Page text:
Manufactured home sales in our rural area seem to continually
be a significant portion of the real estate market. The
advantage of quicker installation along with the fact that they
are less expensive than site built homes makes this option for
housing seem very attractive. If you are considering this as
an alternative to building, or if you are considering purchasing
an existing MH, there are a few things to consider that might
enhance future resale possibilities.
Any of these homes built after 1976 that are delivered
with axles attached to the frame, are considered
Manufactured Homes (previous to that date were considered
Mobile Homes), not to be confused with modular homes.
Each section of these MH’s should have a serial number
stamped to the foremost cross member of the frame along
with an aluminum red HUD label with sequential numbers
attached to the end of the home. Homeowners should take
care to not remove or paint over such labels since they must
be present to qualify for financing.
All MH’s that meet the nationwide HUD standards have a
data plate or Compliance Certificate attached to the structure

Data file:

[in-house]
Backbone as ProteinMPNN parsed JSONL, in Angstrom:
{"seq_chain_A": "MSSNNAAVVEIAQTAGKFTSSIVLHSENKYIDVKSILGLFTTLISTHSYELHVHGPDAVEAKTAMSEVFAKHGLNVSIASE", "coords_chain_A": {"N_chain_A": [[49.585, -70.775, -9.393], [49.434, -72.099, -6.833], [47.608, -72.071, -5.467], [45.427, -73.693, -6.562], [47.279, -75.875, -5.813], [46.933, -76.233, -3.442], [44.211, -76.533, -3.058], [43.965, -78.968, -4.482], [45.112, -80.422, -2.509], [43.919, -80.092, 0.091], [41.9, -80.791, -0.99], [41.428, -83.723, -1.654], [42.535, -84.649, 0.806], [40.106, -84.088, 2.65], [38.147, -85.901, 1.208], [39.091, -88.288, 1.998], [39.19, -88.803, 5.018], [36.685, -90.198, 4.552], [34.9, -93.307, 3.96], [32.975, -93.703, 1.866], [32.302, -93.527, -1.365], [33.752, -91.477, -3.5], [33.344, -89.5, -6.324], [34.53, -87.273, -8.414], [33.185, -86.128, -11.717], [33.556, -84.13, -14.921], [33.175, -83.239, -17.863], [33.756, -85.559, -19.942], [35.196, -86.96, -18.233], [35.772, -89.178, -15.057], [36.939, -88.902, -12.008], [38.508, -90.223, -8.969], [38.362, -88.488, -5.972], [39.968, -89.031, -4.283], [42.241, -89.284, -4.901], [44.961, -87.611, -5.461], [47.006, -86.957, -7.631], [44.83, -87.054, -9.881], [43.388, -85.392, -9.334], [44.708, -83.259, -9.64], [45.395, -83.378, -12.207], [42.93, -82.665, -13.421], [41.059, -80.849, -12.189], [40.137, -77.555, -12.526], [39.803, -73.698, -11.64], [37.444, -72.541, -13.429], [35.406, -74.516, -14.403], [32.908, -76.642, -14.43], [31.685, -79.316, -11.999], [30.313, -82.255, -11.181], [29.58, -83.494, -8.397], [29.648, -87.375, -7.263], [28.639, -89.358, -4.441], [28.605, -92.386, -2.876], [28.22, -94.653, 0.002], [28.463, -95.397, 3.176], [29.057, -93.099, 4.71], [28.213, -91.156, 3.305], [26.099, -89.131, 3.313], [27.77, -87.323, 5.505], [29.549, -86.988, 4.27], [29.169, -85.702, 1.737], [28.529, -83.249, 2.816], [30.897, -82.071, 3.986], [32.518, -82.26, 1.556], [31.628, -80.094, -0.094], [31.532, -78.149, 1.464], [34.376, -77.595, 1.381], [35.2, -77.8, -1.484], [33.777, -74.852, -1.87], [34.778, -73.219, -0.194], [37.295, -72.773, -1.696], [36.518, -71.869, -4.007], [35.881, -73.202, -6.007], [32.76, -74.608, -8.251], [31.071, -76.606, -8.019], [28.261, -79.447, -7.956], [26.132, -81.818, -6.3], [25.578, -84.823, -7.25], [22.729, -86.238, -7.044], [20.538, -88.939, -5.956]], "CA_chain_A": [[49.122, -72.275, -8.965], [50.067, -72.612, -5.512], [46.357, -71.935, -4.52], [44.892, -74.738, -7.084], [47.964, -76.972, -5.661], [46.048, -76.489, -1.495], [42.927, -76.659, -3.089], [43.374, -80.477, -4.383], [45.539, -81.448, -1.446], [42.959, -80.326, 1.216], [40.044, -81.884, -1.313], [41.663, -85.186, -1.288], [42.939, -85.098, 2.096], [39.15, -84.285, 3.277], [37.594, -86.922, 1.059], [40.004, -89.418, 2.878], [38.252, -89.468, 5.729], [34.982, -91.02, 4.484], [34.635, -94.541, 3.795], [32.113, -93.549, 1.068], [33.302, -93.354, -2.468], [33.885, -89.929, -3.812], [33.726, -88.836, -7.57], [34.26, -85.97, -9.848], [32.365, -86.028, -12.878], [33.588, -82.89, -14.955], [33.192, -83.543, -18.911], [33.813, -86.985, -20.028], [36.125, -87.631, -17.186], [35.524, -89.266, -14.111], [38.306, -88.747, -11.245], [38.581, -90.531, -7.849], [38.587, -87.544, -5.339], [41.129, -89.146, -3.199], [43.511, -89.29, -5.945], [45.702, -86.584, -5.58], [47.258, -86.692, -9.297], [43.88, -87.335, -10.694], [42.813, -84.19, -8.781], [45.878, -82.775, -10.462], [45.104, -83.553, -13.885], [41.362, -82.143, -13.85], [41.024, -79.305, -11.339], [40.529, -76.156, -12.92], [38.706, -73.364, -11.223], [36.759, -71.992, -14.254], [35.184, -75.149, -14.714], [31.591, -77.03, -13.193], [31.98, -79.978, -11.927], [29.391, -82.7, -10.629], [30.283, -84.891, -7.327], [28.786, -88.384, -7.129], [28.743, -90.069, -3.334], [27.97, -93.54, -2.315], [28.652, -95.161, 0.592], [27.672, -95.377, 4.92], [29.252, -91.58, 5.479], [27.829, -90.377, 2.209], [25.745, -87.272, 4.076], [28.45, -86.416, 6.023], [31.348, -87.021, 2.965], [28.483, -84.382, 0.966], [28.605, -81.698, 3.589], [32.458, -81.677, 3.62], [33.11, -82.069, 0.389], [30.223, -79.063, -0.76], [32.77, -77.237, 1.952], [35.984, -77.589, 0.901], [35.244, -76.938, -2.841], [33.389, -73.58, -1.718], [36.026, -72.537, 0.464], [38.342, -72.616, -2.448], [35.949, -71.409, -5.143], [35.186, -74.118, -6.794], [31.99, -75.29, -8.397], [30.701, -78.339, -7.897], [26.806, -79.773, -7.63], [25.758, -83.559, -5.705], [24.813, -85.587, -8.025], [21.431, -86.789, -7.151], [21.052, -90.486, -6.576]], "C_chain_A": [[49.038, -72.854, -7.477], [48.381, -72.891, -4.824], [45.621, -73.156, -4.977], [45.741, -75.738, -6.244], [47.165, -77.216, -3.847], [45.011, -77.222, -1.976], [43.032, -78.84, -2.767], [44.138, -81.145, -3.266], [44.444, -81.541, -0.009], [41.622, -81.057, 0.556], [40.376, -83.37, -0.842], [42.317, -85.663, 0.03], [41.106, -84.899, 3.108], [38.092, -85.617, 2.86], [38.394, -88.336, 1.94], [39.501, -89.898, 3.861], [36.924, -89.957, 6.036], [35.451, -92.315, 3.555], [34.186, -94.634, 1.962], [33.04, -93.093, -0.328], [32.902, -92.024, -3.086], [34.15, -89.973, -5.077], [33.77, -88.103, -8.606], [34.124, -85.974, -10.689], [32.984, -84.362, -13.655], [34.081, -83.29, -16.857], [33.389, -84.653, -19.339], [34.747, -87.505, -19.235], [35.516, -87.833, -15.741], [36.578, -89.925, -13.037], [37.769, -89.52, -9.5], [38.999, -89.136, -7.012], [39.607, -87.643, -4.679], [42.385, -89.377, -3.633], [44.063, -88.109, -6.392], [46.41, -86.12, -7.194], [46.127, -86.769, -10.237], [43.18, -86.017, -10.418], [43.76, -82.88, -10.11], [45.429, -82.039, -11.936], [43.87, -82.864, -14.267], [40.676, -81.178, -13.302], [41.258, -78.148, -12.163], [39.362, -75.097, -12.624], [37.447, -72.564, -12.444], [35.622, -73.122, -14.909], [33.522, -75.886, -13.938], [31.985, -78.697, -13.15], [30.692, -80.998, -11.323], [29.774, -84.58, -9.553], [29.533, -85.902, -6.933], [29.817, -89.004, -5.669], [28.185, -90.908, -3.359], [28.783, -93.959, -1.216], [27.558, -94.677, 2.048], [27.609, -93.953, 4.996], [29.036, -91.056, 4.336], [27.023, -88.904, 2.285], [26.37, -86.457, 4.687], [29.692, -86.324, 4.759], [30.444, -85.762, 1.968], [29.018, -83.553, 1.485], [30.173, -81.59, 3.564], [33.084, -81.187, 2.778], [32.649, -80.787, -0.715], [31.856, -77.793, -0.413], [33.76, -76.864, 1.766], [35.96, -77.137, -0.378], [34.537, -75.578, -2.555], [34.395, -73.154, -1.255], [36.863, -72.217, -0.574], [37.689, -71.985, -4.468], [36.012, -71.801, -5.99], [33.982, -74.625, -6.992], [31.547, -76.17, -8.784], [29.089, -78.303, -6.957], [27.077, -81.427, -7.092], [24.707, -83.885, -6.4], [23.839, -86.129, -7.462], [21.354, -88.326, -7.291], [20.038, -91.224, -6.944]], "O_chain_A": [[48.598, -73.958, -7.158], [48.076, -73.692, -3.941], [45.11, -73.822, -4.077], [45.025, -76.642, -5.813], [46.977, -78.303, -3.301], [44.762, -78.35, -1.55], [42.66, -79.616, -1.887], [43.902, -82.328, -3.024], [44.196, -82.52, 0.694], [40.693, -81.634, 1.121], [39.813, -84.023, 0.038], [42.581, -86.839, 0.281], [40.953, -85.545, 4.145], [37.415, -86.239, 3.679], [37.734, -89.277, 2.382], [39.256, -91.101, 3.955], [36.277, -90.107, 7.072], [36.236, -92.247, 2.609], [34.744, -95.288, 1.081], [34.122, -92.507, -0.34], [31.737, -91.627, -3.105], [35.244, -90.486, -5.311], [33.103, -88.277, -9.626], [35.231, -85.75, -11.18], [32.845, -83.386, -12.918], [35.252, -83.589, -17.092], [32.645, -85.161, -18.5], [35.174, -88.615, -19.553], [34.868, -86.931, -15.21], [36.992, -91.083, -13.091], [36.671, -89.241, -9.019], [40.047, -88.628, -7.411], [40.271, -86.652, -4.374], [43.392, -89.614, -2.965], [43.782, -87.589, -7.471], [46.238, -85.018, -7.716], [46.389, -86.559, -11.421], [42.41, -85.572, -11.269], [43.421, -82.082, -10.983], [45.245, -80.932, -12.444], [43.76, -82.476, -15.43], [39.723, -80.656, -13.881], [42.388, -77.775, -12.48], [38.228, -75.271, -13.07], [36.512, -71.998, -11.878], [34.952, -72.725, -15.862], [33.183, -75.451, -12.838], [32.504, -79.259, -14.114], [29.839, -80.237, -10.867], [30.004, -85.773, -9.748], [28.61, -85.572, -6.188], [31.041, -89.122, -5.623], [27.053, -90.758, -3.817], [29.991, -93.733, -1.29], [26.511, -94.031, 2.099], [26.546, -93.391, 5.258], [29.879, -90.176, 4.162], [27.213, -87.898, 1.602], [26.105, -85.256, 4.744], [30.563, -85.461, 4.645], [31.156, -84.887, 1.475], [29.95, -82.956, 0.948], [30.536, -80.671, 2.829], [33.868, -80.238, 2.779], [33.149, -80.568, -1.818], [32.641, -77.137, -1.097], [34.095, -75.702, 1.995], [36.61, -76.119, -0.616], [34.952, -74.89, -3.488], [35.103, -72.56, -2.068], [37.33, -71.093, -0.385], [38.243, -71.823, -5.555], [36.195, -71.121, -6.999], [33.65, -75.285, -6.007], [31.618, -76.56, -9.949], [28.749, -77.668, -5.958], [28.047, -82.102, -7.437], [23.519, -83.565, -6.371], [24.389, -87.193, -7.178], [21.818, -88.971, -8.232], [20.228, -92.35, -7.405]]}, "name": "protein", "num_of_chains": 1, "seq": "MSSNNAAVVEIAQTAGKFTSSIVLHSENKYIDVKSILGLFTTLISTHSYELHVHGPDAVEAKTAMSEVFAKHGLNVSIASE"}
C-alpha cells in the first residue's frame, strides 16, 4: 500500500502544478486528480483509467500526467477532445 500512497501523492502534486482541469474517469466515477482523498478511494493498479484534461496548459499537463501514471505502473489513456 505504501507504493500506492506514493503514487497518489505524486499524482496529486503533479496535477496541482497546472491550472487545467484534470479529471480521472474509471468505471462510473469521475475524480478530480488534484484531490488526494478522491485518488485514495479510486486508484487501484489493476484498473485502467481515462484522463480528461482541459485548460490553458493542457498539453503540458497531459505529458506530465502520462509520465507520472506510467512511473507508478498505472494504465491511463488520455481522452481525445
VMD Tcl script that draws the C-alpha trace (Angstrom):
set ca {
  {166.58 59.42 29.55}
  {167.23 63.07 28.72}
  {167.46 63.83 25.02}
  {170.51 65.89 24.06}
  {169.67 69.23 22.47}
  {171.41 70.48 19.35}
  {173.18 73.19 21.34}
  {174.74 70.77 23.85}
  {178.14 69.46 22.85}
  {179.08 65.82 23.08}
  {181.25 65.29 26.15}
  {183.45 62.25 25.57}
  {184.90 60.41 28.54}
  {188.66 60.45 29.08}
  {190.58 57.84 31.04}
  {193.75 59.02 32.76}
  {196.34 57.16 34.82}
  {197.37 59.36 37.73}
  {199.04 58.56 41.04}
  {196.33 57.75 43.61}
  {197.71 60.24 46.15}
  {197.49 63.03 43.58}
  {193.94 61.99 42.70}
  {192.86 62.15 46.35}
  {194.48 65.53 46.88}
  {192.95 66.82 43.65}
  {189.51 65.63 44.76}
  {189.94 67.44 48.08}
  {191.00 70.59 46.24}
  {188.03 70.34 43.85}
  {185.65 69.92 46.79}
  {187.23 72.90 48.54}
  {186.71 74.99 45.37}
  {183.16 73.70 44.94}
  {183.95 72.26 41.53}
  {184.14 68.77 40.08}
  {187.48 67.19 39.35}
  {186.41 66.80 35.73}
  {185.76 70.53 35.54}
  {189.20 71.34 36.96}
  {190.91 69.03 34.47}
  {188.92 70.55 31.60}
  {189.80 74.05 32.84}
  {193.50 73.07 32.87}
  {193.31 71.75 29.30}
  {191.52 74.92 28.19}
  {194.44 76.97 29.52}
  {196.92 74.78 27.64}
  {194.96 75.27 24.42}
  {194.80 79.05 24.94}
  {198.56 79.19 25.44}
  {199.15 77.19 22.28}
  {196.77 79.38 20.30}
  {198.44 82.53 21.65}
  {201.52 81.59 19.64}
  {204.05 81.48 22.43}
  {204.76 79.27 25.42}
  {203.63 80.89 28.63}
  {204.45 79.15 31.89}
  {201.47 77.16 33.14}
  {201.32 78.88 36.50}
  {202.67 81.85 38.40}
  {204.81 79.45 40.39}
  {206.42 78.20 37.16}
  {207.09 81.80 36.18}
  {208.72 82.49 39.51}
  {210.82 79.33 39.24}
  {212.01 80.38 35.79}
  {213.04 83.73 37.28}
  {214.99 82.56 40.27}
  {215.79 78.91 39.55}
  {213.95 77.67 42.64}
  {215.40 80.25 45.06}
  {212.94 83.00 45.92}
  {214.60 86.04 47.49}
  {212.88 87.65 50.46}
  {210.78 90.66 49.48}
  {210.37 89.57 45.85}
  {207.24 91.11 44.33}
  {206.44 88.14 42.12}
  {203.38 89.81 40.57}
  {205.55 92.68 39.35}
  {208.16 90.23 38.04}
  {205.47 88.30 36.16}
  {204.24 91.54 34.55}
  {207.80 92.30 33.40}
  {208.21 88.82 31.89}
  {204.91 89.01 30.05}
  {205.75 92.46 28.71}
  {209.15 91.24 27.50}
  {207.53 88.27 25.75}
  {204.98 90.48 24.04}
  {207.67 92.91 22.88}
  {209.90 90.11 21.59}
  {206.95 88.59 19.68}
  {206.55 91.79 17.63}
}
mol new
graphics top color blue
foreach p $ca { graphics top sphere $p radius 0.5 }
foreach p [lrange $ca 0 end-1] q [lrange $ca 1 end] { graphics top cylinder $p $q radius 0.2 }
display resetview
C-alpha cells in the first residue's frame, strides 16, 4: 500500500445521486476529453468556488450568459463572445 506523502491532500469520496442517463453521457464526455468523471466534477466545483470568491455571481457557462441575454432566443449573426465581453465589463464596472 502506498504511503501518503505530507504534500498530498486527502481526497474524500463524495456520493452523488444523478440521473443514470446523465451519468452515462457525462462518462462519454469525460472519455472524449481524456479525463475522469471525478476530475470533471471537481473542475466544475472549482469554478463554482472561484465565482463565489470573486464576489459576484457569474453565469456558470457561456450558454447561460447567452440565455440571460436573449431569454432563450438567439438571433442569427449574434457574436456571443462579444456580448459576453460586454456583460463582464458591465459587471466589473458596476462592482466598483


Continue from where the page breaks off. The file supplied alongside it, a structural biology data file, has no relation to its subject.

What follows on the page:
which is a piece of paper that contains important information
such as; date of manufacture, HUD numbers, serial number,
snow load etc., which should never be removed. This document
can usually be found under the kitchen sink or in a bedroom
closet or even inside the electrical panel. Snow load
information is important for siting new homes since requirements
differ in various jurisdictions. Since micro-climates in
our area vary greatly in terms of snow fall totals, that should be
a critical consideration!
Even though MH’s are licensed as a motor vehicle with
a title, they can be and are usually converted to real property
by eliminating the title when a conventional lender is
involved. This assures the lien holder that the collateral
cannot be easily removed from the property since it cannot
be legally moved without a title.
Lenders (conventional or FHA and VA) require a permanent
foundation complete with tie downs and concrete runners.
Most contractors simply follow county installation
guidelines, rather than going the extra mile to meet FHA and
VA standards which require longitudinal tie downs as well
lateral. Pit set homes work well since the bottom of the footing
must be below the frost line (24”). Certification by a
structural engineer is a requirement for FHA loans. Even
though most of these homes are bottom wrapped with their
own vapor barrier, lenders require an additional barrier on the
surface of the ground. Thinking ahead to the time when you
may want to sell this property may make it easier than retro
fitting at point of sale.